MW: Have you met his family?
DAVIS: The first time I went over there we were getting off the plane when he told me, ''My whole family's going to be here.'' I was like, ''Shit.'' So there was his sister, both his brothers, their wives, their kids, his mother and his father. But I got off the plane and I remembered everyone's name. It was cool. It was a little daunting, because I was the second partner they had ever met, and the first who was a black guy. His mother was very to the point, which I love about her. She's like, ''You're black and he's white, how does it work?'' I was like, ''I see that he's white, but it's not really an issue.'' But I loved her for just being honest and getting it out there, because it's something that people think about.
MW: Have you found that being in a relationship with a white guy is a barrier for you working with some of the communities you want to work with?
DAVIS: It hasn't been yet, but I feel like it's coming. [Laughs.]
MW: Right after this interview!
DAVIS: I don't think that most people know that my partner is white. I hope it's not a block, I hope that people understand that who I date doesn't dictate what's in my heart. Any man that loves me like I need to be loved and that I'm attracted to is fair game. It just happened to be that person was white. I get it that there are a lot of people out there who have these preconceived notions about what it means to be a black man who dates a white man, especially because I have privilege. But give me a chance first, sit down, talk to me. Understand that I'm not just a privileged black person who's not getting his hands dirty, who doesn't understand how the privileges that I have can oppress people, how the privileges that I have can oppress women, how the privileges that I have can oppress other gays. I'm trying to understand that and work to change that. And my partner's behind me 100 percent. And he's trying to educate himself about what it means to be a white man dating a black man.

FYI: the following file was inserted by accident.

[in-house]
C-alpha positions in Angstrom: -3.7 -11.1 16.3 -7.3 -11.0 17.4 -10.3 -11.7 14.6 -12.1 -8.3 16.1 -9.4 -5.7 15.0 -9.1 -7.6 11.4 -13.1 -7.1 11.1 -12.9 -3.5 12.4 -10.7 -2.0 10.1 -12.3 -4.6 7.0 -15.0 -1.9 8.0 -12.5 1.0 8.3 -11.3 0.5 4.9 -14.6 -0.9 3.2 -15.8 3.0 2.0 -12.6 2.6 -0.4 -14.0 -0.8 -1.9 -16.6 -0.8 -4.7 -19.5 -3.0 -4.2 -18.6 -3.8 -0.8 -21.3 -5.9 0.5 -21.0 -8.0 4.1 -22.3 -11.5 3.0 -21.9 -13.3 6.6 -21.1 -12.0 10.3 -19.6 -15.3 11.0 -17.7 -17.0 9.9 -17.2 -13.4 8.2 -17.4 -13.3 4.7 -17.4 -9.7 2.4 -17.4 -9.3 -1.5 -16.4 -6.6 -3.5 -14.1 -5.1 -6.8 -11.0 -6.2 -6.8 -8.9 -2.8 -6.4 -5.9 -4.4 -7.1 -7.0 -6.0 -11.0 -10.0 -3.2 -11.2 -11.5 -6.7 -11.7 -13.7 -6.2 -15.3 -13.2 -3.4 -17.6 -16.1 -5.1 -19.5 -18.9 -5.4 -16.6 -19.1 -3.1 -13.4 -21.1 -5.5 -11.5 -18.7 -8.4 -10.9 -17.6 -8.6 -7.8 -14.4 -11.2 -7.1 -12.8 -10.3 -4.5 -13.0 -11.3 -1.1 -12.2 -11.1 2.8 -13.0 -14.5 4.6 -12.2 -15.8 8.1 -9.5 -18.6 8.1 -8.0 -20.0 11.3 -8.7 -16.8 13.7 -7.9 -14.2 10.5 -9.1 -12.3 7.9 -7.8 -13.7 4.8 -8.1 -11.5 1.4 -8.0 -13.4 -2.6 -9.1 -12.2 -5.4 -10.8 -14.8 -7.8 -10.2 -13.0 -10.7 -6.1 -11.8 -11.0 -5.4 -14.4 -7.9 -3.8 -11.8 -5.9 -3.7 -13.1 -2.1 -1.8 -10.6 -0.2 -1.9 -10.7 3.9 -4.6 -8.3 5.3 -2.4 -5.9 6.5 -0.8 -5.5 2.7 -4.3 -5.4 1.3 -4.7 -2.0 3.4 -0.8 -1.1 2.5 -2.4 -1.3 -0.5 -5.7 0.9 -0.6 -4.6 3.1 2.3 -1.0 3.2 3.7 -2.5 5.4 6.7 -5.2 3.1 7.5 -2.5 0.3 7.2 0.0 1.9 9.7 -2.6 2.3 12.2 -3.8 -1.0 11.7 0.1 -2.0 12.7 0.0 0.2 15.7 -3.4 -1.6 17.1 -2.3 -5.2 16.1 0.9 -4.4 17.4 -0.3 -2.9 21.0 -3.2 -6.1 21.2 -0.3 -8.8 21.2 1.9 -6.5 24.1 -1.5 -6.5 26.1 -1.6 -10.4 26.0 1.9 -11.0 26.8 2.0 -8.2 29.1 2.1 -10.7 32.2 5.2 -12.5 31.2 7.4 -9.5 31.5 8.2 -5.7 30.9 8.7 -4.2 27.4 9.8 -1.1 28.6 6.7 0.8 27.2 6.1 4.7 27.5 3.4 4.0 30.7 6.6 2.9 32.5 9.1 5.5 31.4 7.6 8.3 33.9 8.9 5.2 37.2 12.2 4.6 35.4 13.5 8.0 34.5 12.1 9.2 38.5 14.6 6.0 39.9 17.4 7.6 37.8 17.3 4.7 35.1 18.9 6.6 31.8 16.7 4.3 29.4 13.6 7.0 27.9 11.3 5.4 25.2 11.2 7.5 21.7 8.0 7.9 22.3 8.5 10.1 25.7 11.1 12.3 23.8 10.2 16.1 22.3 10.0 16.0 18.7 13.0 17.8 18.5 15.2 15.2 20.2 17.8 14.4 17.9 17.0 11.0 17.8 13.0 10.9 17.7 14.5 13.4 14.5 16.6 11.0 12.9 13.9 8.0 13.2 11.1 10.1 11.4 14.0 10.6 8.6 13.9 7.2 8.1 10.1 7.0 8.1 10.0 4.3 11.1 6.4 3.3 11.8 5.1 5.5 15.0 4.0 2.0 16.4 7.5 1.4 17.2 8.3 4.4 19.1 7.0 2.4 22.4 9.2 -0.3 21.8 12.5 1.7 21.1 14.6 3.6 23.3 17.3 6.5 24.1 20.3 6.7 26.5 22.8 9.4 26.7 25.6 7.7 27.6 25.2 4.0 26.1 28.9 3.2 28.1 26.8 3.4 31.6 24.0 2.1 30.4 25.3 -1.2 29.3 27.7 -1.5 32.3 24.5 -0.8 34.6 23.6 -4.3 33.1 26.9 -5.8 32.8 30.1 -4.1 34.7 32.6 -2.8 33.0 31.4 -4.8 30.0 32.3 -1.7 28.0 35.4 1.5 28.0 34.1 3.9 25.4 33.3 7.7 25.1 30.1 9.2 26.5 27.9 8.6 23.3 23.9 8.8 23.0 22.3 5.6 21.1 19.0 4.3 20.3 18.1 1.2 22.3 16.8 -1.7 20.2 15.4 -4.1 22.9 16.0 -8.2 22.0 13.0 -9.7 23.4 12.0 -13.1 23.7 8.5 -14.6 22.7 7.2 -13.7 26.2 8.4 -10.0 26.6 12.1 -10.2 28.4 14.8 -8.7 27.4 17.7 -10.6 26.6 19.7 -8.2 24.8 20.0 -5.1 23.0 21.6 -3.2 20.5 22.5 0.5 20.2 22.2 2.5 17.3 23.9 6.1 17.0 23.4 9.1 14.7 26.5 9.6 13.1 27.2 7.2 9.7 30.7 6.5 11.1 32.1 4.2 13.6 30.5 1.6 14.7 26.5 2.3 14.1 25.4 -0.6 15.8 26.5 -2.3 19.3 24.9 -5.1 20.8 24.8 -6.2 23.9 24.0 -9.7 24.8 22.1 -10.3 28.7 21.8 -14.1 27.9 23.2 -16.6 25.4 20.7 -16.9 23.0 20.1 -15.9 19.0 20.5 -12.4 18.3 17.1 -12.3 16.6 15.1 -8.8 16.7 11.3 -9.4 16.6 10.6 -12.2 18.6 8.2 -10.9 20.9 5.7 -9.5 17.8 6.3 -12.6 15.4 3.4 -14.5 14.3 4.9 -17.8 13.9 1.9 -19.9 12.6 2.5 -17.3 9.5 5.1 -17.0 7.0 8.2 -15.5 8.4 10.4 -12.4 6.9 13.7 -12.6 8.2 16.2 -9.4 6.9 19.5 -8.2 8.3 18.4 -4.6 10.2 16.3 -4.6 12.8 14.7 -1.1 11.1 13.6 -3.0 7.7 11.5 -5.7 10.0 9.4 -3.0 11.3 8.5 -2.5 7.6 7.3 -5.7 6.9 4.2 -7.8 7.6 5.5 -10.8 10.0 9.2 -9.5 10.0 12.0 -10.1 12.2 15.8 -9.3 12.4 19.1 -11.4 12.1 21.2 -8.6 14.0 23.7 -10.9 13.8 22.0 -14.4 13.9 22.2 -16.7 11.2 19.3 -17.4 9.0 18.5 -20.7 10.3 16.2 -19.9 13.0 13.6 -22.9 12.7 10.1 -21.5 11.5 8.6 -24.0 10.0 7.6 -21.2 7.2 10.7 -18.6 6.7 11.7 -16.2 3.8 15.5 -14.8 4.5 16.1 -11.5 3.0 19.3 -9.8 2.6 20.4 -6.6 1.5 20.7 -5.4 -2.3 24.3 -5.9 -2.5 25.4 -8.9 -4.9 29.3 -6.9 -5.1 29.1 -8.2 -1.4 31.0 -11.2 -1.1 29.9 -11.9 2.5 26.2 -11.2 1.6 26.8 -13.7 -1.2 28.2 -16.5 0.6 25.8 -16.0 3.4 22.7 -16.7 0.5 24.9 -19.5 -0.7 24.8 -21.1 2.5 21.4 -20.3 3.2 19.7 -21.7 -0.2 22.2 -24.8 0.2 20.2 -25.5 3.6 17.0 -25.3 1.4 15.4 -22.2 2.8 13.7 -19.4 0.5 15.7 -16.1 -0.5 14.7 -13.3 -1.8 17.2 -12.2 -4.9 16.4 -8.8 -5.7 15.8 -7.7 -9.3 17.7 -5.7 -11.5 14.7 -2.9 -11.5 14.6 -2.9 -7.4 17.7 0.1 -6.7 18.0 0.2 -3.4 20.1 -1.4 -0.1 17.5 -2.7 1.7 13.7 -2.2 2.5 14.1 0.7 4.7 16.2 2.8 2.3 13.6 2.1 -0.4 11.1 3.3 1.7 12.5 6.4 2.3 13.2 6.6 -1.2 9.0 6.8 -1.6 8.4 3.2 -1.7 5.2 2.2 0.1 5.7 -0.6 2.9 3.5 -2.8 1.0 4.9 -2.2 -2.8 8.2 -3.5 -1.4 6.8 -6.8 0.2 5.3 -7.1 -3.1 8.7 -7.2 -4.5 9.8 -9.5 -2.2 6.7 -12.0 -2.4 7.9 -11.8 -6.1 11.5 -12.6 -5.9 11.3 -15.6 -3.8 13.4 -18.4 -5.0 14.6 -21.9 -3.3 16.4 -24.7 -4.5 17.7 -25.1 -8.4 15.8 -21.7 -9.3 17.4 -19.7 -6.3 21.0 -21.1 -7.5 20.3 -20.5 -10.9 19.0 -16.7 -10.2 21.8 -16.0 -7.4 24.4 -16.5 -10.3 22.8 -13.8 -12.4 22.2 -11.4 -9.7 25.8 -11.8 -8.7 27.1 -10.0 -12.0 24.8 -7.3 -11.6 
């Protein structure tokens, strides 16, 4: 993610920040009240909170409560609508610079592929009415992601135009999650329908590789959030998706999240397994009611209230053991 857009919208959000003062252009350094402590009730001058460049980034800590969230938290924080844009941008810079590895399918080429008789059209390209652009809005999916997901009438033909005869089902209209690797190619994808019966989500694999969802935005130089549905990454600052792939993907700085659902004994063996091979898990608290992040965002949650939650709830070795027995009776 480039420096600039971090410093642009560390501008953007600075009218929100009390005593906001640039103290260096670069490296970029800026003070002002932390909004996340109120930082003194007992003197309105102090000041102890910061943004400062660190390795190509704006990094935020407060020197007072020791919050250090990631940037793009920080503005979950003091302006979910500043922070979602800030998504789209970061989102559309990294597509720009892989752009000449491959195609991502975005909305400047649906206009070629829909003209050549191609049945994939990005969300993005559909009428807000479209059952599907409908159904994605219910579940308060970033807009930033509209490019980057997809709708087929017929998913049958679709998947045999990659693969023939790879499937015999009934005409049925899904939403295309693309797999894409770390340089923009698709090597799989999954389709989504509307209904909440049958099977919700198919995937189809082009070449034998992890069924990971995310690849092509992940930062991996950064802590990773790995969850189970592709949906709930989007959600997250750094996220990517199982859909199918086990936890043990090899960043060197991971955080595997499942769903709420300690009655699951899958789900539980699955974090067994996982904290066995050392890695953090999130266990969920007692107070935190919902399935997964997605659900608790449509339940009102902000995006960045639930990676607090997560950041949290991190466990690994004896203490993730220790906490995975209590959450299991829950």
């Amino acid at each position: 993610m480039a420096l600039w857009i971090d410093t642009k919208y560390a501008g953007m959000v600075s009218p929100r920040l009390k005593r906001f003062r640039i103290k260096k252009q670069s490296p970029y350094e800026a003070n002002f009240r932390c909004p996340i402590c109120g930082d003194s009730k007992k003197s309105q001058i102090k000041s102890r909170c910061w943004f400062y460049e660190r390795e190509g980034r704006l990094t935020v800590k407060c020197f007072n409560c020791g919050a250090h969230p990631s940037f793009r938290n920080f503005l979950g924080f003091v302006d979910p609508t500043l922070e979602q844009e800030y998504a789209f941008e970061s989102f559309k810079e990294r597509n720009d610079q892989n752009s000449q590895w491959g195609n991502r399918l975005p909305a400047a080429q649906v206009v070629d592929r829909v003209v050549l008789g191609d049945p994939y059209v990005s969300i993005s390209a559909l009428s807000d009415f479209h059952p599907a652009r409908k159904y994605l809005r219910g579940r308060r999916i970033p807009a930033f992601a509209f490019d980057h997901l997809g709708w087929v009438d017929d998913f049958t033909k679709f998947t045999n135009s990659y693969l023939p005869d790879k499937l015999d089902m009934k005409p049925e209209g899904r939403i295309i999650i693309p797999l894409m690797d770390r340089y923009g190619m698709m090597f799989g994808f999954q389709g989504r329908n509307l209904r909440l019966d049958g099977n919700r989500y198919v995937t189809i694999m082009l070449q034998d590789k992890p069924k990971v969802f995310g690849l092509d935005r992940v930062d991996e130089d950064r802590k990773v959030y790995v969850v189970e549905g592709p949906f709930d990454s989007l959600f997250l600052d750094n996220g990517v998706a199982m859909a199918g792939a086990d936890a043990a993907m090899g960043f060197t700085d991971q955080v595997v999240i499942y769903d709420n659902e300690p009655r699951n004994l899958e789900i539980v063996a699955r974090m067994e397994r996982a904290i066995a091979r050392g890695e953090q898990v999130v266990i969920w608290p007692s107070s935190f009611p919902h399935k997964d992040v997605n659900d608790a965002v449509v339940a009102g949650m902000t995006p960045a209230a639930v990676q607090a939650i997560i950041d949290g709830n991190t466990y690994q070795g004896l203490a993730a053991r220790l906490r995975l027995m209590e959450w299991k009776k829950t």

I think a lot of it dates back to the history of what it meant to be black and to date someone white. It was illegal, it was frowned upon, you could be killed and jailed for that. A lot of people haven't forgotten about that. And they shouldn't. I shouldn't forget about that, either. I think within the gay community, oftentimes you see people of color who are gay and they have white partners and people think, ''Oh, once you get money you leave your community, you don't give back, you don't do the work.'' I want people to know that I'm still doing the work. And I think if you're not doing the work, then we're never going to get to that point where we're taking care of our brothers and sisters.